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First of all, is this true? I mean it's one of the claim of one US presidential candidate.

I suppose that the reason is because IT company can shift their profit to offshore companies.

Why can't normal companies do the same?

Why can't all restaurants set up corporation in Seychelles and pay "royalty" to their Seyschelles company?

What is so special about tech companies that allow them to avoid taxes.

Some source: https://www.youtube.com/watch?v=nzPoDCmYmwI he claims here that tech companies are hard to tax

I also know that Microsoft, google, and Apple pays very little taxes.

I also know that tech companies do not need infrastructure as much as non tech companies. However, that would make sense if government tax land, or gasoline for example. If government tax income, I do not see why normal companies have harder timer avoiding tax.

We also need to take into account tax evasion. While normal companies often deal with many other companies around, tech companies often deal globally with people around the world. However, I am not seeing that tech companies are evading tax illegally. It seems that they legally avoid paying taxes.

  • The substance of DaleM's answer is spot on about the primary reason that this is true. But, to add to his answer, it is indeed true. Brick and mortar businesses like department stores, groceries stores and retailers like Wal-Mart pay tax on virtually 100% of their accounting profit. Many tech companies pay little or no tax on their accounting profits. – ohwilleke May 3 '18 at 12:44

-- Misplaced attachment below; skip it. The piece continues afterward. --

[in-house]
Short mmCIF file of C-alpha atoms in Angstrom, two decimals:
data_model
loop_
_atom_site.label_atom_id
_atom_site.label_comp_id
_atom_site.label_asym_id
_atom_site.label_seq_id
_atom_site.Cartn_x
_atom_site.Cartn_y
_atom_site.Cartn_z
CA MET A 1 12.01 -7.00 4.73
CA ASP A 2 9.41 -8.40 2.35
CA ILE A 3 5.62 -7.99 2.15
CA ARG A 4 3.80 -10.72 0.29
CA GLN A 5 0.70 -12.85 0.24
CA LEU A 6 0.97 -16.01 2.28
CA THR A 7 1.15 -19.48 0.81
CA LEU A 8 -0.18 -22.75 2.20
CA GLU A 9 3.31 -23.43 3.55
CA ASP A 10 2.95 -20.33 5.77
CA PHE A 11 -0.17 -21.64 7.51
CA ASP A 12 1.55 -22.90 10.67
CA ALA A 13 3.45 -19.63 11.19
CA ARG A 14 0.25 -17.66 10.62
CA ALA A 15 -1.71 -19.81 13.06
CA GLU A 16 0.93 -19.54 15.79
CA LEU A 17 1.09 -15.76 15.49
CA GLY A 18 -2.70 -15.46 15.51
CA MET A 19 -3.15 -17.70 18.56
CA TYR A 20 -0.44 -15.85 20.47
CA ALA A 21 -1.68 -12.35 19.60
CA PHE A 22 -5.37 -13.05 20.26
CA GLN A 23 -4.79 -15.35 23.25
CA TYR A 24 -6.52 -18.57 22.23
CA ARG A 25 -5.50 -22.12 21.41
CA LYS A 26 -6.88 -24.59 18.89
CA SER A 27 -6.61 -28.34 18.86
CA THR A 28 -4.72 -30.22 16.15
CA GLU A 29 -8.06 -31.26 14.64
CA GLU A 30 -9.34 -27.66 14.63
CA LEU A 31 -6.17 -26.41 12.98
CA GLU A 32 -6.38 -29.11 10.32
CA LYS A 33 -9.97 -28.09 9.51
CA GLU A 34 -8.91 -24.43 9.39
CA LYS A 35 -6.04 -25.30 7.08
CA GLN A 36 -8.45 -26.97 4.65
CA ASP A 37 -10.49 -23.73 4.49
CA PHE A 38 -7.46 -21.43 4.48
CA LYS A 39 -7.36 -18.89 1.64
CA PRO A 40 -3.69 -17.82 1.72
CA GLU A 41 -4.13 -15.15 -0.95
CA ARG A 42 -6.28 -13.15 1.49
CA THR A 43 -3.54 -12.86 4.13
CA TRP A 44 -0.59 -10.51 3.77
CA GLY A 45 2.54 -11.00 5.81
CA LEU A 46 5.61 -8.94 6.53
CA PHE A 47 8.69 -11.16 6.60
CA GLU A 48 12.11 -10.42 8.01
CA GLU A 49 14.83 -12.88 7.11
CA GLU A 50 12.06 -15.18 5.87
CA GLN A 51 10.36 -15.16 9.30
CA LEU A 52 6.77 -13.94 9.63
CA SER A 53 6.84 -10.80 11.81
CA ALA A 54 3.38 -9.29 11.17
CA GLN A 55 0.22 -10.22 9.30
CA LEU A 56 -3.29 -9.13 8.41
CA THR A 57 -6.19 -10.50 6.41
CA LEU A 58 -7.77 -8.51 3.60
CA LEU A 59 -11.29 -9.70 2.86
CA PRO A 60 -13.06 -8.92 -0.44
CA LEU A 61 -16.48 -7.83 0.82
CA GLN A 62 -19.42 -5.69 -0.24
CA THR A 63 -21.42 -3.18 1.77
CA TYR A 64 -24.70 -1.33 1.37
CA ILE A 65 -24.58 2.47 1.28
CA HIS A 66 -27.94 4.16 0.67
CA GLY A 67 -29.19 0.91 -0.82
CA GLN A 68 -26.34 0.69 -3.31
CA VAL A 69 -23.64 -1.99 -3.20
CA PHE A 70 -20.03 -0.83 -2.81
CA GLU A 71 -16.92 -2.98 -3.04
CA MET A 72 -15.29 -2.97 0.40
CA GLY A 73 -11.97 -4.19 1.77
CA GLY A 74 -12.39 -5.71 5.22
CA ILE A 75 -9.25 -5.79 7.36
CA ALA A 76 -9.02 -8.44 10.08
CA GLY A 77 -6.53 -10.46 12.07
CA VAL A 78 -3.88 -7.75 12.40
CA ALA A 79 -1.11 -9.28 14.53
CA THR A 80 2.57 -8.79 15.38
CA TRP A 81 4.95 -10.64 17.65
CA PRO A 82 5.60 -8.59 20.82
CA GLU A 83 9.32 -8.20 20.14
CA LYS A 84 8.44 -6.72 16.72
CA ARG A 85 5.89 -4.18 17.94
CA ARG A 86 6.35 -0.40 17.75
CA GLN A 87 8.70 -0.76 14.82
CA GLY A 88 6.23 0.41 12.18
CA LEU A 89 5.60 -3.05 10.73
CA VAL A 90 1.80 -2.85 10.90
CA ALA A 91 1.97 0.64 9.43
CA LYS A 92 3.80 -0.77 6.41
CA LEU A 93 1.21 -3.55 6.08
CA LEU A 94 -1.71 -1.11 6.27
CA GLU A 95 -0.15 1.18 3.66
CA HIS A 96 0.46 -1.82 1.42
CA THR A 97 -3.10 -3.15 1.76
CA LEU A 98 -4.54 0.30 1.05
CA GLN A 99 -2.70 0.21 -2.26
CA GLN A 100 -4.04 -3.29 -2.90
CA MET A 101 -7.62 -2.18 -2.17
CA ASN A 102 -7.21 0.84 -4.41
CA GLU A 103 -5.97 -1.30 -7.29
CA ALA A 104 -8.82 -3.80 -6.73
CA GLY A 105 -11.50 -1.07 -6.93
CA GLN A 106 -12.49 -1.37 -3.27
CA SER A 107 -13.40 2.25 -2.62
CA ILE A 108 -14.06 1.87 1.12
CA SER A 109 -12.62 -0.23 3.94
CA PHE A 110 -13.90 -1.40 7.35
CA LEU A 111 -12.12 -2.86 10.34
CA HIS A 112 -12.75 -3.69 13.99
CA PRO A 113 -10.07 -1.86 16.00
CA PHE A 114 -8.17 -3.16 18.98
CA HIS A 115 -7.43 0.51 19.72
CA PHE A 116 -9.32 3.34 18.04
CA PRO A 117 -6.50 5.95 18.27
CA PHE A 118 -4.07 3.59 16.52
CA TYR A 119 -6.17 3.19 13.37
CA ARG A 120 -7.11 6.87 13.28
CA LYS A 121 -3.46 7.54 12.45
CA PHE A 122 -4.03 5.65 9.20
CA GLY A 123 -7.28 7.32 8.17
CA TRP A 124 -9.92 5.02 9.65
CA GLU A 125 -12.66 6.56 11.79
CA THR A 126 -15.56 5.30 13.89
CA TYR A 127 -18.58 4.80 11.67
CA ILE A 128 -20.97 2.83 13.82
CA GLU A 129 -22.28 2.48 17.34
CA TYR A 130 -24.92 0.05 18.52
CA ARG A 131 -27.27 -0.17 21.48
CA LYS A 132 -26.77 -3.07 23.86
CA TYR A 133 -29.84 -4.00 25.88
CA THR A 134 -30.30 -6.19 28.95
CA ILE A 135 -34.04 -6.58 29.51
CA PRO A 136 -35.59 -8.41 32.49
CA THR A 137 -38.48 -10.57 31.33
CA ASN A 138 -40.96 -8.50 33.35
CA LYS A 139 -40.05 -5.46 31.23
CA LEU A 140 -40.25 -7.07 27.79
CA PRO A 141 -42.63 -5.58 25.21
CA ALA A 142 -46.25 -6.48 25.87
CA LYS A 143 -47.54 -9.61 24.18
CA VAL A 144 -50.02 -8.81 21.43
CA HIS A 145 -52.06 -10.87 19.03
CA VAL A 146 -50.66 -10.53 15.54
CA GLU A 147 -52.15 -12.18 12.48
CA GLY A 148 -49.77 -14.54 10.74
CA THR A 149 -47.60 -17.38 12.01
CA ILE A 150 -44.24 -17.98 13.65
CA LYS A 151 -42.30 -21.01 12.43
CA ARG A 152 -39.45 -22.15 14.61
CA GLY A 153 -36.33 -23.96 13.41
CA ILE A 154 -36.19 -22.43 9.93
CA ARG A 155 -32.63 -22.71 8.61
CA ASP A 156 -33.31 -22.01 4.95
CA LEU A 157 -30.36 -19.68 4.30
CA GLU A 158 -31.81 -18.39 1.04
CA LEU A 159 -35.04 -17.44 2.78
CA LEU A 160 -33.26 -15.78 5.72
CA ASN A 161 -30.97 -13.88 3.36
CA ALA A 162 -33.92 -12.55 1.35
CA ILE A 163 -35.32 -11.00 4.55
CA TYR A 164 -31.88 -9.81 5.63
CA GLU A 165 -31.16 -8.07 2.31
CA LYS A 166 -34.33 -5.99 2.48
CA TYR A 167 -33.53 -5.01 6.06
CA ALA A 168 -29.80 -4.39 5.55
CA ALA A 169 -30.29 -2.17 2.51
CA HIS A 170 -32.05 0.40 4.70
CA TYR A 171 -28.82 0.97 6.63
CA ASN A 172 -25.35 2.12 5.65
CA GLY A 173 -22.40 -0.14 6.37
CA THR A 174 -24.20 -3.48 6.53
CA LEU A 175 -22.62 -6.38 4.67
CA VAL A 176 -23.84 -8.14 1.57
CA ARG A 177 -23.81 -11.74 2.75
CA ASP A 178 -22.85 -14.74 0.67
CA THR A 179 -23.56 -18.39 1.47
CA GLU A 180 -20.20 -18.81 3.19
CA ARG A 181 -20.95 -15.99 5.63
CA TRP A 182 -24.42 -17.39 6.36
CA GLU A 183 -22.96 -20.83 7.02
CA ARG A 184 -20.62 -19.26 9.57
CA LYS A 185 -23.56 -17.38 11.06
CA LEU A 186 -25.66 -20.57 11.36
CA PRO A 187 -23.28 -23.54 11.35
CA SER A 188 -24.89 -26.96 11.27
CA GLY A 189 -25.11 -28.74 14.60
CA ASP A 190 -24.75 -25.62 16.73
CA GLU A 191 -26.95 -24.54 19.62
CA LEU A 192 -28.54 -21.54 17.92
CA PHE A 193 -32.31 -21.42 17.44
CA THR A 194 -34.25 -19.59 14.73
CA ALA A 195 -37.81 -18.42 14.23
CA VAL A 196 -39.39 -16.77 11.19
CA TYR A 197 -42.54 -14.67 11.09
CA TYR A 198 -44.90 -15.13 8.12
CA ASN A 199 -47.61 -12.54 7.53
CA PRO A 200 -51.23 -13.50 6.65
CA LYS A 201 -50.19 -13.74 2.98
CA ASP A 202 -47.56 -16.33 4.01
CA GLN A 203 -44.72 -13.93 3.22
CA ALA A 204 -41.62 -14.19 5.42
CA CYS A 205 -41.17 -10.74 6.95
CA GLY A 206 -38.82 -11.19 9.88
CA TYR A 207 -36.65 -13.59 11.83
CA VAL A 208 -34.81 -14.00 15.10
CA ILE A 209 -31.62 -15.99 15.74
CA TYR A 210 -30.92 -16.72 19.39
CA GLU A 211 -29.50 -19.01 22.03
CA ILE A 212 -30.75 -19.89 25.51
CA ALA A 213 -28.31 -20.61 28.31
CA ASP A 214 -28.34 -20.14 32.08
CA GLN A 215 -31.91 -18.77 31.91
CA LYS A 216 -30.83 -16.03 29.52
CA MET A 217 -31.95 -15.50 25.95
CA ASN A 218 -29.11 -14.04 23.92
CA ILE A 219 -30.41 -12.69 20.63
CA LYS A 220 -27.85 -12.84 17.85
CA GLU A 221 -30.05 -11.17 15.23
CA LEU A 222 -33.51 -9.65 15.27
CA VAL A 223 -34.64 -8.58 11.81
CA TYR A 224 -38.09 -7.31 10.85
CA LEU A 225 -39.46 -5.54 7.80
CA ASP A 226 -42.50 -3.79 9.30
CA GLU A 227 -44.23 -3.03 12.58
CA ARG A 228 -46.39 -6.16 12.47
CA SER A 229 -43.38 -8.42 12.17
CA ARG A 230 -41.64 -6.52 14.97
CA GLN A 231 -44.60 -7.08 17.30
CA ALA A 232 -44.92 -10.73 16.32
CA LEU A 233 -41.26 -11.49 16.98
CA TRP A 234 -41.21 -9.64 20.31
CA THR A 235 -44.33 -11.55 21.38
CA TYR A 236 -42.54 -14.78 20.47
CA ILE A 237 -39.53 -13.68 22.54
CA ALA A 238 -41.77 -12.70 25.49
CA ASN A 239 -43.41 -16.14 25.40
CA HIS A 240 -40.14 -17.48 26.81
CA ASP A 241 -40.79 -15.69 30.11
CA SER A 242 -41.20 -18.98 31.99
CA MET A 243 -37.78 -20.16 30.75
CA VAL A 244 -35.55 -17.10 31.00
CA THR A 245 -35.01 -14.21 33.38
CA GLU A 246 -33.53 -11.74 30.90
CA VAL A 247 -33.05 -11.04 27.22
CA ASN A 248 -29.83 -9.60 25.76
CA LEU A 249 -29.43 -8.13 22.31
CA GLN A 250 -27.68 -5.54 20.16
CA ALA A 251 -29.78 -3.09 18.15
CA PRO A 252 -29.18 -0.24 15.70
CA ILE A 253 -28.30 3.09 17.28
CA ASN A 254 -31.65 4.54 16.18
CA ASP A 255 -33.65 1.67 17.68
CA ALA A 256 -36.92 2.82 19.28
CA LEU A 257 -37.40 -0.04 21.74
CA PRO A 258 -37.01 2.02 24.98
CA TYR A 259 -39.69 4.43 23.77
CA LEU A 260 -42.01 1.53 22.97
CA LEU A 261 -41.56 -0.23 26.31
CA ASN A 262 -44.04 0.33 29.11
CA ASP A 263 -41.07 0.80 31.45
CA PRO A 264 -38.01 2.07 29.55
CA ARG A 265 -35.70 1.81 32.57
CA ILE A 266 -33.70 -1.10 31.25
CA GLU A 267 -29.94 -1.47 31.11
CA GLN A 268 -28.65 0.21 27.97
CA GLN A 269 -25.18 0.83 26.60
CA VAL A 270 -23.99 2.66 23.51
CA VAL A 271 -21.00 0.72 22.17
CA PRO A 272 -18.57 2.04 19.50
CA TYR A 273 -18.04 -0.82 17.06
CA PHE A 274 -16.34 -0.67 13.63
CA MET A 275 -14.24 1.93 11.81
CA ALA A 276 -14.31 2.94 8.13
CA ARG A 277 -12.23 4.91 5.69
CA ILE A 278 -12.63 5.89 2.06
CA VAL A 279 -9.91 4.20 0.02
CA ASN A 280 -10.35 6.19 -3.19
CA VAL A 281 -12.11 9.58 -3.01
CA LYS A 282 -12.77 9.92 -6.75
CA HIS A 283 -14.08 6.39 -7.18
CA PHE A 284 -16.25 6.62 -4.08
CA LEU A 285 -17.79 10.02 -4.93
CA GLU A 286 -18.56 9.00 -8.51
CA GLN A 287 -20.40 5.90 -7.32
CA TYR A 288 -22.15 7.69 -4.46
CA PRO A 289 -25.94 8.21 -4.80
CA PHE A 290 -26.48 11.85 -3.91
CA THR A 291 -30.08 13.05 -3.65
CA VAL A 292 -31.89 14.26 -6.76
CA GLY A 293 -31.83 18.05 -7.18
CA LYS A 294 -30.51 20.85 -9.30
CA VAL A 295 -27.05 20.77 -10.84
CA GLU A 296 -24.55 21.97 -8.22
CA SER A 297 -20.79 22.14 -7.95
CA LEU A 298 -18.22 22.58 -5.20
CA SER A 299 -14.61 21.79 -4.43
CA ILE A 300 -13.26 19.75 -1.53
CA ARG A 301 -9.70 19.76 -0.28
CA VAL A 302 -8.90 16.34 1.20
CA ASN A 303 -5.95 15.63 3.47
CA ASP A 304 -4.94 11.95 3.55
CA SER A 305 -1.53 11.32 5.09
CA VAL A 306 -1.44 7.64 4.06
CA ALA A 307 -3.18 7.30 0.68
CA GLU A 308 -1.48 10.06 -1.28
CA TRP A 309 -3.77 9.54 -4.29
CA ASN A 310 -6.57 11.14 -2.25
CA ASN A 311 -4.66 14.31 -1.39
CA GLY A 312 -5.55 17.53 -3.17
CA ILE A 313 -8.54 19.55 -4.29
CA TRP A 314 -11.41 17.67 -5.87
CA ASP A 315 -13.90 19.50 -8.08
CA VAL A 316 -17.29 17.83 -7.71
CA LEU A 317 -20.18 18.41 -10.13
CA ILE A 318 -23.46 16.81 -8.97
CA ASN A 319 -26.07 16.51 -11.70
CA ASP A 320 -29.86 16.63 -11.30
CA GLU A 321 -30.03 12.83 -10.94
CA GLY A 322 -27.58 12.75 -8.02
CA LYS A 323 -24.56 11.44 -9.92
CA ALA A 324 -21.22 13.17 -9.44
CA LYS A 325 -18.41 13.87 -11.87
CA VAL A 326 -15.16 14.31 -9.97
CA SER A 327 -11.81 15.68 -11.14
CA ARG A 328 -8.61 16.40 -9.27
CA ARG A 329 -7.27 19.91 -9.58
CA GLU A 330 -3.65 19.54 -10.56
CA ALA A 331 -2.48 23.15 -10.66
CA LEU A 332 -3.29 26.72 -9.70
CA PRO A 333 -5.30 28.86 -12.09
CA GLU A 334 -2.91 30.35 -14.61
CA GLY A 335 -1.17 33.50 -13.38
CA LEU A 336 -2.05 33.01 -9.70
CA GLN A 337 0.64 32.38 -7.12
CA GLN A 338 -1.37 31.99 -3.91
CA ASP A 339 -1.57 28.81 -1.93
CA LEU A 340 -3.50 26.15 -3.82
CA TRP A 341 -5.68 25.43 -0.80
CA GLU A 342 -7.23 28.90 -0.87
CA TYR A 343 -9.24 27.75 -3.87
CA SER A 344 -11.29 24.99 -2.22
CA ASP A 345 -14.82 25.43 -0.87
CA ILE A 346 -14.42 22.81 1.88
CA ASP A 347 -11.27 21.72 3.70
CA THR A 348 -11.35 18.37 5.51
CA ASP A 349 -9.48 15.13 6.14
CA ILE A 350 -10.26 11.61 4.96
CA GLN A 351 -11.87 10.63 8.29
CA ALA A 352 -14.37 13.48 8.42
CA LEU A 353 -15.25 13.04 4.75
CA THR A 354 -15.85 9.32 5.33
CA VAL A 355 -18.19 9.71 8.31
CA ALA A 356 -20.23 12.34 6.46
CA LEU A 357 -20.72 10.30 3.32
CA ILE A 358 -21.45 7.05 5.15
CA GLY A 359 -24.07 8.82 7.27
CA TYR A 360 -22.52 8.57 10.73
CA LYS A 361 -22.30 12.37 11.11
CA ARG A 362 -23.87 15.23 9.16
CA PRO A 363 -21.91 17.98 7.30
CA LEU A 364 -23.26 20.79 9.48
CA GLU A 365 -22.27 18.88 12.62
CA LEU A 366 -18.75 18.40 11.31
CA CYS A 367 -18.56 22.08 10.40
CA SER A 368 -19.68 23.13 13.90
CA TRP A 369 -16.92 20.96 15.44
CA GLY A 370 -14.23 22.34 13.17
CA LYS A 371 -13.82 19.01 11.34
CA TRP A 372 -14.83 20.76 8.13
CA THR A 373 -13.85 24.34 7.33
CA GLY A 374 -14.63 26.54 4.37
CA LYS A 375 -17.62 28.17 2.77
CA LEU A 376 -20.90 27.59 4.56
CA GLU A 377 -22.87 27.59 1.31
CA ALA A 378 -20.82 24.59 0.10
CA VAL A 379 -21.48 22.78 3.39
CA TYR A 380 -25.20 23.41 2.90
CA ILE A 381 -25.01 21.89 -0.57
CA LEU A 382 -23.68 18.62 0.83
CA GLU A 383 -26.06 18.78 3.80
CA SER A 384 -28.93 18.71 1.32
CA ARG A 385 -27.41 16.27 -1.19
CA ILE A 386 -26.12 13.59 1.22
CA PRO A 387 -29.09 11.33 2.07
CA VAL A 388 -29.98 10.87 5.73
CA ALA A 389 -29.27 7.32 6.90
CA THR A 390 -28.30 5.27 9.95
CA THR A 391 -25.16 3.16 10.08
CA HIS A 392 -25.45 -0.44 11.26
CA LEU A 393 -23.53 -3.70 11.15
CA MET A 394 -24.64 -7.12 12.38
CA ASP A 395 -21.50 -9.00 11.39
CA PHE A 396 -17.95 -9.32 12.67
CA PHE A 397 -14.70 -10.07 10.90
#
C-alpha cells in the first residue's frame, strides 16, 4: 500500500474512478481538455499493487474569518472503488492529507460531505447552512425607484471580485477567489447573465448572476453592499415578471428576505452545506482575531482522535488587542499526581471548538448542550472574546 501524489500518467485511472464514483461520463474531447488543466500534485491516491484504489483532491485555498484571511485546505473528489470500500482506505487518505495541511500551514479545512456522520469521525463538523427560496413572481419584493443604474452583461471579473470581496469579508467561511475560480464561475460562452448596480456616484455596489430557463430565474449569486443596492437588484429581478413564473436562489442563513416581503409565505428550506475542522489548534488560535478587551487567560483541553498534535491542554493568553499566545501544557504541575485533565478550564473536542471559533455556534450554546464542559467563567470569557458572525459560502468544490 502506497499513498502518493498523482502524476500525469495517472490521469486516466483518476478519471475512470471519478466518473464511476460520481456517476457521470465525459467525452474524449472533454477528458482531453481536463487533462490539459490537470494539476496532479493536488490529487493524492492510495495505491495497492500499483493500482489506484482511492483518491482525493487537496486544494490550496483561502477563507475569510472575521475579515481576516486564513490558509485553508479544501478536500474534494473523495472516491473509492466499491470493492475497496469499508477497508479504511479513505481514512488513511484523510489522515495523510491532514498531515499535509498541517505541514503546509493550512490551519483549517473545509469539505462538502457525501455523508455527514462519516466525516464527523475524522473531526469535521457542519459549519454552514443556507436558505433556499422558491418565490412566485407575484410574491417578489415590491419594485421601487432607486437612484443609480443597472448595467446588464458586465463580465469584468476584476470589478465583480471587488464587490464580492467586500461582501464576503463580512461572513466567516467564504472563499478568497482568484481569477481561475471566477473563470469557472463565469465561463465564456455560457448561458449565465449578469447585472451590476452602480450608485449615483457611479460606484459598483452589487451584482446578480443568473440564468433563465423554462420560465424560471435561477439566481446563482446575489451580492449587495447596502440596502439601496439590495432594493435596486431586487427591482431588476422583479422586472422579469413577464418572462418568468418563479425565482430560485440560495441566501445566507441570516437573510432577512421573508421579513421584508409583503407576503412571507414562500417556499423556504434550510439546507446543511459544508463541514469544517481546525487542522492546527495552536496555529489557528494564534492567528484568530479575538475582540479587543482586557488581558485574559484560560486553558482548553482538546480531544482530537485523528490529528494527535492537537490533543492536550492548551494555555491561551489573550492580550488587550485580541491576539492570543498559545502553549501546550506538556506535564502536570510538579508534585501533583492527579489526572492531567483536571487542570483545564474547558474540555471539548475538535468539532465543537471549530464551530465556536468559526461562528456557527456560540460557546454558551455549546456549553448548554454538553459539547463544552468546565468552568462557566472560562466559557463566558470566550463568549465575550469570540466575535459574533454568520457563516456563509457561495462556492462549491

• "I am not seeing that tech companies are evading tax illegally. It seems that they legally avoid paying taxes." This is also true. In general, it is much harder to illegally avoid evade taxes in a large business because the cost-benefit to auditing large businesses is high, so they don't get away with as much (they are also more vulnerable to qui tam type actions brought by whistle blowers) and because large businesses need accurate accounting systems to function profitably. – ohwilleke May 3 '18 at 12:56
  • OP, the government does tax land and gasoline. And another reason for the phenomenon you describe is, generally, tech firms have far fewer assets subject to personal property taxes, such as manufacturing equipment, etc. – A.fm. May 4 '18 at 22:04
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A substantial part of the value of the goods and services provided by tech companies is in intangibles.

For example, this analysis suggests that approximately 1/3 of the price of an iPhone is in materials and labour and the rest is in the patents, copyrights and brand value that the names "Apple" and "iPhone" provide. If these intangibles are owned by, say, Aplle (Ireland) then Apple (USA) will have to pay them to use them - whatever amount those two companies agree on will reduce Apple (USA)'s profit and raise Apple (Ireland)'s profit - the tax rates in each of these countries is not the same.

Now, tax law says that such transfers have to be at fair market value. So, what is the fair market value of all the IP needed to build an iPhone? Or the value of the names "Apple" and "iPhone"? You don't know, I don't know, Apple doesn't know and the tax authorities don't know. Whatever figure they pick is defensible as "fair market value" because there isn't actually a market - fair or otherwise.

Resteraunts can do this too - McDonald's (Australia) pays a licence fee to use the name "McDonalds" but this is the only intangible McDonalds have - there is no patent on how to make a hamburger - so the scope for them to take advantge of this is less than for tech companies.

  • A secondary reason is that tech companies benefit from the R&D tax credit. One of the significant ways that brick and mortar companies play this kind of game is by setting up "captive insurance companies" that convert domestic compensation into offshore tax free/low tax profits, but this is isn't nearly as effective as licensing intellectually property. Yet another trick (useless to tech companies but helpful for industrial companies) is to set up interest expense obligations in a way that is localized to operations in countries with high tax rates and financing with equity when taxes are low. – ohwilleke May 3 '18 at 12:51

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